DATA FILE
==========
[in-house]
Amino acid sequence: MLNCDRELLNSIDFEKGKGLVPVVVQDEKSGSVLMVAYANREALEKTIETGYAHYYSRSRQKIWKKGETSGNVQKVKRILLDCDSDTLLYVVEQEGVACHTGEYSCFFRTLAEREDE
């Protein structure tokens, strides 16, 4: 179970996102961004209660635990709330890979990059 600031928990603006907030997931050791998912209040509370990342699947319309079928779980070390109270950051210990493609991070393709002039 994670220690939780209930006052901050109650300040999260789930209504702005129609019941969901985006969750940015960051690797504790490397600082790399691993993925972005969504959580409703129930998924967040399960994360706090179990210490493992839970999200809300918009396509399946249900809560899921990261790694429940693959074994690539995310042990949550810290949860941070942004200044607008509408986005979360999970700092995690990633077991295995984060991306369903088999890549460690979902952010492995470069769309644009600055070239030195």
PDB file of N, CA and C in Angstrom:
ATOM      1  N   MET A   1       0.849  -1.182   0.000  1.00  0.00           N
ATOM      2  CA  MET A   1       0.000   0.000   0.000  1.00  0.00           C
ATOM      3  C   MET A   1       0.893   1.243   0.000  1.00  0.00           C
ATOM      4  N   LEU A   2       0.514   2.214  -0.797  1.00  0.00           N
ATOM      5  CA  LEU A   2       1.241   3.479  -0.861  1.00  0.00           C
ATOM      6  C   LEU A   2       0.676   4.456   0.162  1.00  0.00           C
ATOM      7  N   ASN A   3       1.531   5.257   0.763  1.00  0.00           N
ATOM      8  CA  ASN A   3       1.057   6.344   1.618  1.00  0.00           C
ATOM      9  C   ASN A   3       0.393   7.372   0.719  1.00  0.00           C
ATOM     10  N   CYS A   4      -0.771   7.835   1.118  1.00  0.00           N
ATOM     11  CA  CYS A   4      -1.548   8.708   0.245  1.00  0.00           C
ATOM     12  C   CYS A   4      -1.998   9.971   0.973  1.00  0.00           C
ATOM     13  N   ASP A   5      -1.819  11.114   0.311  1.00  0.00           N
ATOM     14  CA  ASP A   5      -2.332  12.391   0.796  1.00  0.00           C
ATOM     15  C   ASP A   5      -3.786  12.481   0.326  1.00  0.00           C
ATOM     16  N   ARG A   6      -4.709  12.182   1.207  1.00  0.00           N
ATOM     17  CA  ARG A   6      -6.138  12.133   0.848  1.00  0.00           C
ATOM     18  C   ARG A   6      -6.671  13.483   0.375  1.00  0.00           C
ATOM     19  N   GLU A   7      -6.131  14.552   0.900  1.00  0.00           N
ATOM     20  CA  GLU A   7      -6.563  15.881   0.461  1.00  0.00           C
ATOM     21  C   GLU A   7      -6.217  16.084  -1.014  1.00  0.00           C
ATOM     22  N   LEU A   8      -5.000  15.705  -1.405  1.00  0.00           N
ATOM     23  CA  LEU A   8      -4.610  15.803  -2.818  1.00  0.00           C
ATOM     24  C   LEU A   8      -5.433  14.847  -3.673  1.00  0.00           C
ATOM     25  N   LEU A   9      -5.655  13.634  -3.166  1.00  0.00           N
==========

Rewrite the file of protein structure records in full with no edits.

[in-house]
Amino acid sequence: MLNCDRELLNSIDFEKGKGLVPVVVQDEKSGSVLMVAYANREALEKTIETGYAHYYSRSRQKIWKKGETSGNVQKVKRILLDCDSDTLLYVVEQEGVACHTGEYSCFFRTLAEREDE
């Protein structure tokens, strides 16, 4: 179970996102961004209660635990709330890979990059 600031928990603006907030997931050791998912209040509370990342699947319309079928779980070390109270950051210990493609991070393709002039 994670220690939780209930006052901050109650300040999260789930209504702005129609019941969901985006969750940015960051690797504790490397600082790399691993993925972005969504959580409703129930998924967040399960994360706090179990210490493992839970999200809300918009396509399946249900809560899921990261790694429940693959074994690539995310042990949550810290949860941070942004200044607008509408986005979360999970700092995690990633077991295995984060991306369903088999890549460690979902952010492995470069769309644009600055070239030195």
PDB file of N, CA and C in Angstrom:
ATOM      1  N   MET A   1       0.849  -1.182   0.000  1.00  0.00           N
ATOM      2  CA  MET A   1       0.000   0.000   0.000  1.00  0.00           C
ATOM      3  C   MET A   1       0.893   1.243   0.000  1.00  0.00           C
ATOM      4  N   LEU A   2       0.514   2.214  -0.797  1.00  0.00           N
ATOM      5  CA  LEU A   2       1.241   3.479  -0.861  1.00  0.00           C
ATOM      6  C   LEU A   2       0.676   4.456   0.162  1.00  0.00           C
ATOM      7  N   ASN A   3       1.531   5.257   0.763  1.00  0.00           N
ATOM      8  CA  ASN A   3       1.057   6.344   1.618  1.00  0.00           C
ATOM      9  C   ASN A   3       0.393   7.372   0.719  1.00  0.00           C
ATOM     10  N   CYS A   4      -0.771   7.835   1.118  1.00  0.00           N
ATOM     11  CA  CYS A   4      -1.548   8.708   0.245  1.00  0.00           C
ATOM     12  C   CYS A   4      -1.998   9.971   0.973  1.00  0.00           C
ATOM     13  N   ASP A   5      -1.819  11.114   0.311  1.00  0.00           N
ATOM     14  CA  ASP A   5      -2.332  12.391   0.796  1.00  0.00           C
ATOM     15  C   ASP A   5      -3.786  12.481   0.326  1.00  0.00           C
ATOM     16  N   ARG A   6      -4.709  12.182   1.207  1.00  0.00           N
ATOM     17  CA  ARG A   6      -6.138  12.133   0.848  1.00  0.00           C
ATOM     18  C   ARG A   6      -6.671  13.483   0.375  1.00  0.00           C
ATOM     19  N   GLU A   7      -6.131  14.552   0.900  1.00  0.00           N
ATOM     20  CA  GLU A   7      -6.563  15.881   0.461  1.00  0.00           C
ATOM     21  C   GLU A   7      -6.217  16.084  -1.014  1.00  0.00           C
ATOM     22  N   LEU A   8      -5.000  15.705  -1.405  1.00  0.00           N
ATOM     23  CA  LEU A   8      -4.610  15.803  -2.818  1.00  0.00           C
ATOM     24  C   LEU A   8      -5.433  14.847  -3.673  1.00  0.00           C
ATOM     25  N   LEU A   9      -5.655  13.634  -3.166  1.00  0.00           N